Australia–– A bushfire continues to burn near Tulka on South Australia’s Eyre Peninsula, but the threat to lives and property has subsided.
The blaze, one of 65 across South Australia since Saturday, has destroyed 1850 hectares of scrub along with 12 cabins, a caravan and a campervan at a local caravan park.
One home, several sheds, four cars and large amounts of fencing and irrigation pipes have also been lost.
There are no reports of injuries to local residents or fire crews.
Initial reports said seven homes and 12 sheds had been destroyed, but the CFS revised the damage toll after sending in an assessment team.
That team is also working to determine the cause of the blaze.
On Monday afternoon the fire was still burning out of control but was within containment lines.
CFS state co-ordinator Malim Watts said while it remained a concern, the blaze was not expected to breach the backburns in place.
More than 100 firefighters have been deployed to the Tulka fire, and Mr Watts said it would be several days before it was considered safe.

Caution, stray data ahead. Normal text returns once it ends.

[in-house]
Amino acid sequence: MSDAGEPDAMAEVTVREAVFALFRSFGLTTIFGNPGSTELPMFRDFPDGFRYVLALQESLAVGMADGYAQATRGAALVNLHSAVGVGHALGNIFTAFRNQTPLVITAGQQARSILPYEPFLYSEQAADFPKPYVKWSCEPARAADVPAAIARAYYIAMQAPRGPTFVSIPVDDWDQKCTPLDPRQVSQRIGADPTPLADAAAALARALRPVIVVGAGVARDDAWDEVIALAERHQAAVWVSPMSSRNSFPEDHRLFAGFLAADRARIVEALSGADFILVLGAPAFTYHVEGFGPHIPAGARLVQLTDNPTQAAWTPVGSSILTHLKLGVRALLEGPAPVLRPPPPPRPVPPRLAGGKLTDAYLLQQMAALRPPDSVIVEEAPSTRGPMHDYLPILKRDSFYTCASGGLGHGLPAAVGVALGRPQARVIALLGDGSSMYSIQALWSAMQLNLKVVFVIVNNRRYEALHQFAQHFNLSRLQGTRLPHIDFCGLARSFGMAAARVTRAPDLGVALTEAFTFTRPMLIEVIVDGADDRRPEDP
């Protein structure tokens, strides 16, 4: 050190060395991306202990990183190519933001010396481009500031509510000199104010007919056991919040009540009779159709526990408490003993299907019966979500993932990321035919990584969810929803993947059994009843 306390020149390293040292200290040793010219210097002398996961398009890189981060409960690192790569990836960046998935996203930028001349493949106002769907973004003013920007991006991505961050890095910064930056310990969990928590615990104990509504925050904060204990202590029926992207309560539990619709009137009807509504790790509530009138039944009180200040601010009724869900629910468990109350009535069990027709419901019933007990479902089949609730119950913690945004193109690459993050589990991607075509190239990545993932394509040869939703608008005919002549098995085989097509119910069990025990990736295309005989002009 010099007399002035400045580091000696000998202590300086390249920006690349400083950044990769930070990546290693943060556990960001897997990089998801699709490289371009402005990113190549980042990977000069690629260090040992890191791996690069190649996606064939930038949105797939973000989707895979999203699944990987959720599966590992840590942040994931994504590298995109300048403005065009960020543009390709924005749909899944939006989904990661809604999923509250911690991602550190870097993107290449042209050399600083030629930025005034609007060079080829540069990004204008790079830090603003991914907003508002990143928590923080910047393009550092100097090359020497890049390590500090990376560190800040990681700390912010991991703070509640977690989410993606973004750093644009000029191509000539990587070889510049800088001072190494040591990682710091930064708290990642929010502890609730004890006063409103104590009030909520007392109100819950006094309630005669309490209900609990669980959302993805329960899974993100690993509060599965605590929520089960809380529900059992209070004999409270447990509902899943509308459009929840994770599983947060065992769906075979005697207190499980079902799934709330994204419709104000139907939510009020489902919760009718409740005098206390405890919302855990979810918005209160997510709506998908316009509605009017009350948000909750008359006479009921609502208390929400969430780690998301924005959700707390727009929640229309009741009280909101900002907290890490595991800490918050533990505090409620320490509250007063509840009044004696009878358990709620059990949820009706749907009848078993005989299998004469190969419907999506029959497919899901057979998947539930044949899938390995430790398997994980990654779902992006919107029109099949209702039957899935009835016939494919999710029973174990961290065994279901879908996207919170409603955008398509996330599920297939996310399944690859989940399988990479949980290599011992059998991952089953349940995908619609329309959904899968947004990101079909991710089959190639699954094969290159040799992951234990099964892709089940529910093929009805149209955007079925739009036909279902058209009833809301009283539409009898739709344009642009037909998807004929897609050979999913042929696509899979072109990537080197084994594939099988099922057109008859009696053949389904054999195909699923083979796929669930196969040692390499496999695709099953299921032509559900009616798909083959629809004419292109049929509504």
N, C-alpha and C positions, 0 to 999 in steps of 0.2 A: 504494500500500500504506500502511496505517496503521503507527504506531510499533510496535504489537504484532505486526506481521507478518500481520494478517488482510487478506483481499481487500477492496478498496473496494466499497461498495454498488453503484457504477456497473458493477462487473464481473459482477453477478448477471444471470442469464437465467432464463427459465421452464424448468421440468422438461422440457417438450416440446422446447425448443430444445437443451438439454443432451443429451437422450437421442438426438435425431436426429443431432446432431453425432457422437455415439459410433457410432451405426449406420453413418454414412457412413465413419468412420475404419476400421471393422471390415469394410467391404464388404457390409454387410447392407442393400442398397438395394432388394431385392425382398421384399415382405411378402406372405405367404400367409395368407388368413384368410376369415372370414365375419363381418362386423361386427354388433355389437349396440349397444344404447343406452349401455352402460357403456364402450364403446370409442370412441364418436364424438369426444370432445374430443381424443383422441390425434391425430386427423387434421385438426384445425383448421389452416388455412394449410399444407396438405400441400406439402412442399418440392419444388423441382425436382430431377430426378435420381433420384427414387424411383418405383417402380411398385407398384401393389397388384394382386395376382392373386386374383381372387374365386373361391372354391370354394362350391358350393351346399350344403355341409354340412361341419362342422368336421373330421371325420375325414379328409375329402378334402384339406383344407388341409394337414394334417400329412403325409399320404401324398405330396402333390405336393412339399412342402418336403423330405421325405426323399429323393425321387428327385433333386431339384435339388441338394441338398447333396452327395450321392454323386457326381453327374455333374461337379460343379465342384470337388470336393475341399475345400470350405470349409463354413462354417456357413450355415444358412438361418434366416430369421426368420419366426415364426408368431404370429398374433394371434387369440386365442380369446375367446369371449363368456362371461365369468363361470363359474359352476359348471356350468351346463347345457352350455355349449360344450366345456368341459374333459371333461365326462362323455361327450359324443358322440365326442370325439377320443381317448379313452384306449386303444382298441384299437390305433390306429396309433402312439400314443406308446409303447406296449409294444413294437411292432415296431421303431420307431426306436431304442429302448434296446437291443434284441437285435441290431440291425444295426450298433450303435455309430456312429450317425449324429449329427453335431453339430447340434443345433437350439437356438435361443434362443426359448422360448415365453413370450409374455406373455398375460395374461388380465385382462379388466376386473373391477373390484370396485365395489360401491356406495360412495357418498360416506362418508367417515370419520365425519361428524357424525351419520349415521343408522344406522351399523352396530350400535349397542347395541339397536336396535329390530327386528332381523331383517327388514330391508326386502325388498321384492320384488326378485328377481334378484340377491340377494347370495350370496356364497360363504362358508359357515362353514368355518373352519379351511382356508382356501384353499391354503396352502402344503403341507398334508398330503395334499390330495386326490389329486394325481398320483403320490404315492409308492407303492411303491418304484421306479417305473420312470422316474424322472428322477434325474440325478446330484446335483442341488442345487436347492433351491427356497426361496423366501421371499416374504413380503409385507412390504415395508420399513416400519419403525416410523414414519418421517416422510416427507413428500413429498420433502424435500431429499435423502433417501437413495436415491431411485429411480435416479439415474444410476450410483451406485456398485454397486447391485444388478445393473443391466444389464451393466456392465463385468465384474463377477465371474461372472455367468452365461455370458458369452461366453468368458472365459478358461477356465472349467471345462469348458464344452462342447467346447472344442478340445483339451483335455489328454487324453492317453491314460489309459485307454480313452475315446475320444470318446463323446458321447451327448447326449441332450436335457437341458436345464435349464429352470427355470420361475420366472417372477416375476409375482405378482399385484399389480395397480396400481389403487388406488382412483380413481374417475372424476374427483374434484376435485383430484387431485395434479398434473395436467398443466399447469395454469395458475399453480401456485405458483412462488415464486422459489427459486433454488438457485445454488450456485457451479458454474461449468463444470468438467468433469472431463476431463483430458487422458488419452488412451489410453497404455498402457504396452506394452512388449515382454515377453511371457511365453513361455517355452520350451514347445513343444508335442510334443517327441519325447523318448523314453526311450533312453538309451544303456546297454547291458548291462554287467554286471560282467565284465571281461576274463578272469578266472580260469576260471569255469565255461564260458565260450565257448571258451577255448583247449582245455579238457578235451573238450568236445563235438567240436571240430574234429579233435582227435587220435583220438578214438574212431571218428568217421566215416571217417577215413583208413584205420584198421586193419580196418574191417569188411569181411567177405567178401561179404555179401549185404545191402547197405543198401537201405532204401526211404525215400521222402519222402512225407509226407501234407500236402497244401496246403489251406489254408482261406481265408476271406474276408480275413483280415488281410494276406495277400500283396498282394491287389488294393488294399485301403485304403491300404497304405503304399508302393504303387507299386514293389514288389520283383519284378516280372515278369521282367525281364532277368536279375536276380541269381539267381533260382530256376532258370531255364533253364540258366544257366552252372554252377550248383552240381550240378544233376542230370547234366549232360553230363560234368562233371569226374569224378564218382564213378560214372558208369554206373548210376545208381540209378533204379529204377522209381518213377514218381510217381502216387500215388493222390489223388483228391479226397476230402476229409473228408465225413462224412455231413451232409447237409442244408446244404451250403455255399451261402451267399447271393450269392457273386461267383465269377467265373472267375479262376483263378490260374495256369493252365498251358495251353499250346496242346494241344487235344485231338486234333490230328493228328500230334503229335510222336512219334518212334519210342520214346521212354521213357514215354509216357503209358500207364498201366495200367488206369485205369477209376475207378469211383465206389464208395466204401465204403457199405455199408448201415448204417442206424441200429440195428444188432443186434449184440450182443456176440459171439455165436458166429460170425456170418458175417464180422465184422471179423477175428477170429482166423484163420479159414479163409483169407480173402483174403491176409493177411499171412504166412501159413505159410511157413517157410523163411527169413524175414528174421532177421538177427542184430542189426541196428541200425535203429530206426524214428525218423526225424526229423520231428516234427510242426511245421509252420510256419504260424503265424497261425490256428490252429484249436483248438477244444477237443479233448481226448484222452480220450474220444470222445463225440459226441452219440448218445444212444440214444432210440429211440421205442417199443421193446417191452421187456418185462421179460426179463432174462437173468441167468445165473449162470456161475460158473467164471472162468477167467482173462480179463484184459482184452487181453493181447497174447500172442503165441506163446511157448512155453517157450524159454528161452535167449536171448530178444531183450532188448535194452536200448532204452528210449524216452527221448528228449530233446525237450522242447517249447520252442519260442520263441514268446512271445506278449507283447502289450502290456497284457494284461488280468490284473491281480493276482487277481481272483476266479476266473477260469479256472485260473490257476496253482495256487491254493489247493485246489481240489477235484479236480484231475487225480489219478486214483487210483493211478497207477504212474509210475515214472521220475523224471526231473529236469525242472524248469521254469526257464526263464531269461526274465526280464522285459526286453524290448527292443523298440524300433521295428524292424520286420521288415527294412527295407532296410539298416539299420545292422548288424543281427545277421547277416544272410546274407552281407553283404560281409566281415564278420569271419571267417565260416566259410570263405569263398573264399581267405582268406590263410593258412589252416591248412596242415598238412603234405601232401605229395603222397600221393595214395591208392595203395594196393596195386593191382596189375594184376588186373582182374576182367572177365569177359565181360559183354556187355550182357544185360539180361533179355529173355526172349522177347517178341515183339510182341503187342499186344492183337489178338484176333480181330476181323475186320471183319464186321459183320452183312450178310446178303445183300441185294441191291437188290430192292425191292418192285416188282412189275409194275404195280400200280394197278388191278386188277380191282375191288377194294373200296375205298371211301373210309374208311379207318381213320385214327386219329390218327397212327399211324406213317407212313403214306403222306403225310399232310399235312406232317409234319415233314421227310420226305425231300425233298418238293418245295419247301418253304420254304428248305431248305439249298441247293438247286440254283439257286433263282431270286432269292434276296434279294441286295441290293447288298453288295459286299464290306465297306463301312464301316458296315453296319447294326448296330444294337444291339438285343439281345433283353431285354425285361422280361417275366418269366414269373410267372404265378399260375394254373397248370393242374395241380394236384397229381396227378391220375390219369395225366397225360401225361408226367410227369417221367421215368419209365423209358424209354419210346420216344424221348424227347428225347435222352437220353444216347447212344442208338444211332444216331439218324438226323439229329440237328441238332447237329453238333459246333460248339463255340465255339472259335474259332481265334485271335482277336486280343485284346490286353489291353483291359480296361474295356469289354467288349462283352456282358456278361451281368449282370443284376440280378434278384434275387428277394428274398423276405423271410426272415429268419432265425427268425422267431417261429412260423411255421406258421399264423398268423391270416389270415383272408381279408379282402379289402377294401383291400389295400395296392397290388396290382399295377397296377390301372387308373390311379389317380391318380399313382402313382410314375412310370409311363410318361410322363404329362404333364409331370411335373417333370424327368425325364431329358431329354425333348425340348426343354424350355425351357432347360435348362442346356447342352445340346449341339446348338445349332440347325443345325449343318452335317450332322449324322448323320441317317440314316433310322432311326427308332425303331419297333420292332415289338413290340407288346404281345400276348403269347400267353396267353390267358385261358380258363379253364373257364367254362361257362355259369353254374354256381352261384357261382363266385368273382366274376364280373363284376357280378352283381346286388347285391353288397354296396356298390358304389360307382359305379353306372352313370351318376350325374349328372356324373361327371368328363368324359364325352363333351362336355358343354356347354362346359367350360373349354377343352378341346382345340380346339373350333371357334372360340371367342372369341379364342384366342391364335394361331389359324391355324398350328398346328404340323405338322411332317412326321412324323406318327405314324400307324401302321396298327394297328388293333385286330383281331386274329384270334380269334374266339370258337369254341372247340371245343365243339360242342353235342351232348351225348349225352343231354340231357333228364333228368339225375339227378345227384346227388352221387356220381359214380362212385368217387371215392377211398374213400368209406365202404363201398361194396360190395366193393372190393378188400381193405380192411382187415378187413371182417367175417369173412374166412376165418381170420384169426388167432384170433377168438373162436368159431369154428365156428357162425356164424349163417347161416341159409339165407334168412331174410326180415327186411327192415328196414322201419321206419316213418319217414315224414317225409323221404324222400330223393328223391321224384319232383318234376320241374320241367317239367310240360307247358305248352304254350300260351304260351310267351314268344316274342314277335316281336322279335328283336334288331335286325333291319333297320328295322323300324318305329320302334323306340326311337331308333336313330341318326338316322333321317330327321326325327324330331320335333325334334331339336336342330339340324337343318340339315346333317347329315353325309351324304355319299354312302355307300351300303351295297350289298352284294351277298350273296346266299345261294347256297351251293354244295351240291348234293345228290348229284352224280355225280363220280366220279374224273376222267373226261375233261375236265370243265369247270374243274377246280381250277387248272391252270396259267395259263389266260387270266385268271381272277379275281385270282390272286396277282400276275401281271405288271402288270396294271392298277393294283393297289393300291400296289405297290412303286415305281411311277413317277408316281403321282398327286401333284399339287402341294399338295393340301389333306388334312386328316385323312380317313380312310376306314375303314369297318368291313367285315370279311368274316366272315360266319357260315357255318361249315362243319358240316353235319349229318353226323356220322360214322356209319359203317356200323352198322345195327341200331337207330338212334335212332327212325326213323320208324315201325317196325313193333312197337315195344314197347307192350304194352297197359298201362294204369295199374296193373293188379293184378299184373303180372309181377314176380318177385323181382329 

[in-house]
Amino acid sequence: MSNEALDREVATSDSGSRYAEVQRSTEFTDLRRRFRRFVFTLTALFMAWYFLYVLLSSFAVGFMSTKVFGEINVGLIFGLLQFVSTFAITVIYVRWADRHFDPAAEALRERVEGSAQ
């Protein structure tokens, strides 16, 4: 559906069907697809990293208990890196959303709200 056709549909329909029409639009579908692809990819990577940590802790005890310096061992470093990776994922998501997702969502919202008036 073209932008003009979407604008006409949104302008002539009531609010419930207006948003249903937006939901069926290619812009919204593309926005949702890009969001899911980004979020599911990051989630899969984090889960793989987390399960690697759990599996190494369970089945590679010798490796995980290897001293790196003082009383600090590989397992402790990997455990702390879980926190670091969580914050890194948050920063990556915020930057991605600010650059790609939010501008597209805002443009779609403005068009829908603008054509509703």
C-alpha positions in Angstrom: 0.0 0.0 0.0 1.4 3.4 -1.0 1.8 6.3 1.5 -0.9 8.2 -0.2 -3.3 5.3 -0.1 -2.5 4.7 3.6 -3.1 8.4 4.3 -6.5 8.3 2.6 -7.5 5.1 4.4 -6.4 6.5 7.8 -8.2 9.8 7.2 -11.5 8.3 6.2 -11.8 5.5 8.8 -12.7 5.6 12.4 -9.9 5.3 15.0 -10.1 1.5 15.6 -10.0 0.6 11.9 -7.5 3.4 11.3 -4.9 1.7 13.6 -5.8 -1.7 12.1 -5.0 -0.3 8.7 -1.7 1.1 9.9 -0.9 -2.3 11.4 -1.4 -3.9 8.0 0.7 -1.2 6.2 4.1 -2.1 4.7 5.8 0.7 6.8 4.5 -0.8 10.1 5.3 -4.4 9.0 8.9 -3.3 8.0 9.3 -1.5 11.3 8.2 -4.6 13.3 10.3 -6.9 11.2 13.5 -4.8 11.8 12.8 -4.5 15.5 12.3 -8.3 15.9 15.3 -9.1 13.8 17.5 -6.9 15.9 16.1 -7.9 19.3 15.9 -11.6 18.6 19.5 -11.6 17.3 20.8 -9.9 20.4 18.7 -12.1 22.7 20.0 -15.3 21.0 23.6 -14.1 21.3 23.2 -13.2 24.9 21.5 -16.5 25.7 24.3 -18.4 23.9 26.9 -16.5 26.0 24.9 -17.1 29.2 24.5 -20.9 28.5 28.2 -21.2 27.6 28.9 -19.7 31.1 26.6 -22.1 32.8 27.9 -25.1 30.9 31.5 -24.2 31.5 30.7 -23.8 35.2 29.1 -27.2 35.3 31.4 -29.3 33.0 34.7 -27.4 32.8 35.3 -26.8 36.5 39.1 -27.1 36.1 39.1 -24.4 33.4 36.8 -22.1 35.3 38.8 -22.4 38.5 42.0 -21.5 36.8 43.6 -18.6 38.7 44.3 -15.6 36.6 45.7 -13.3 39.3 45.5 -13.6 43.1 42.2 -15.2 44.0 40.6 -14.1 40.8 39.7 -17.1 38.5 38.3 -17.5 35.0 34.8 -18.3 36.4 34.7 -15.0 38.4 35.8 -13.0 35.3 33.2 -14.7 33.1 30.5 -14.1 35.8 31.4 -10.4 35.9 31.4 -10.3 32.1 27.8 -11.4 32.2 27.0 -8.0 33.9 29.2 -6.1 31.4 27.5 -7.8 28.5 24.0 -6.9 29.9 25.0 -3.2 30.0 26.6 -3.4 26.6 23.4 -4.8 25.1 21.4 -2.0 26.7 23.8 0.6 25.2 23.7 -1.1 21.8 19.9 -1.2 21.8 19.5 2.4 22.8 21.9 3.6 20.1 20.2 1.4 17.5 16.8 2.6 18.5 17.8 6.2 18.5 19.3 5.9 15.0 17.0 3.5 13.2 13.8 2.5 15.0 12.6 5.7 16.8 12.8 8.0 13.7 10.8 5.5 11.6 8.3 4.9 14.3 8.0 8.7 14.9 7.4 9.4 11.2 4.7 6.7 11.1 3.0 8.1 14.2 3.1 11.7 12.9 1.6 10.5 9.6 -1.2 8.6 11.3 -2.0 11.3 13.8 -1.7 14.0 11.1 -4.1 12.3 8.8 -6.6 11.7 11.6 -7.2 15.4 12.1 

‘We do have free running fire burning in native vegetation even though it’s got a control line established around it,’ he said.
Milder conditions in the area, after temperatures soared into the high 30s on Sunday, were helping the firefighting efforts.
In 2001 a fire caused major damage to the Tulka township, destroying 11 homes and damaging 10 others as it burnt through 14,000 hectares over several days.
Other fires causing concern for the CFS included one at Bramfield, on the western Eyre Peninsula, which has destroyed 850 hectares of grassland, and others at Yalata, on the state’s west coast, at Vanessa, in the northeast, at Humbug Scrub in the Adelaide Hills and near Quorn in the southern Flinders Ranges.
None posed an immediate threat to people or property and most were thought to have been started by lightning, although the Humbug Scrub fire was the result of a burn-off getting out of control.
Mr Watts said the number and intensity of the fires over the past few days had given the CFS one of its busiest periods for many years and a sudden start to the fire season.
‘It’s a very quick wake-up call for a lot of people,’ he said.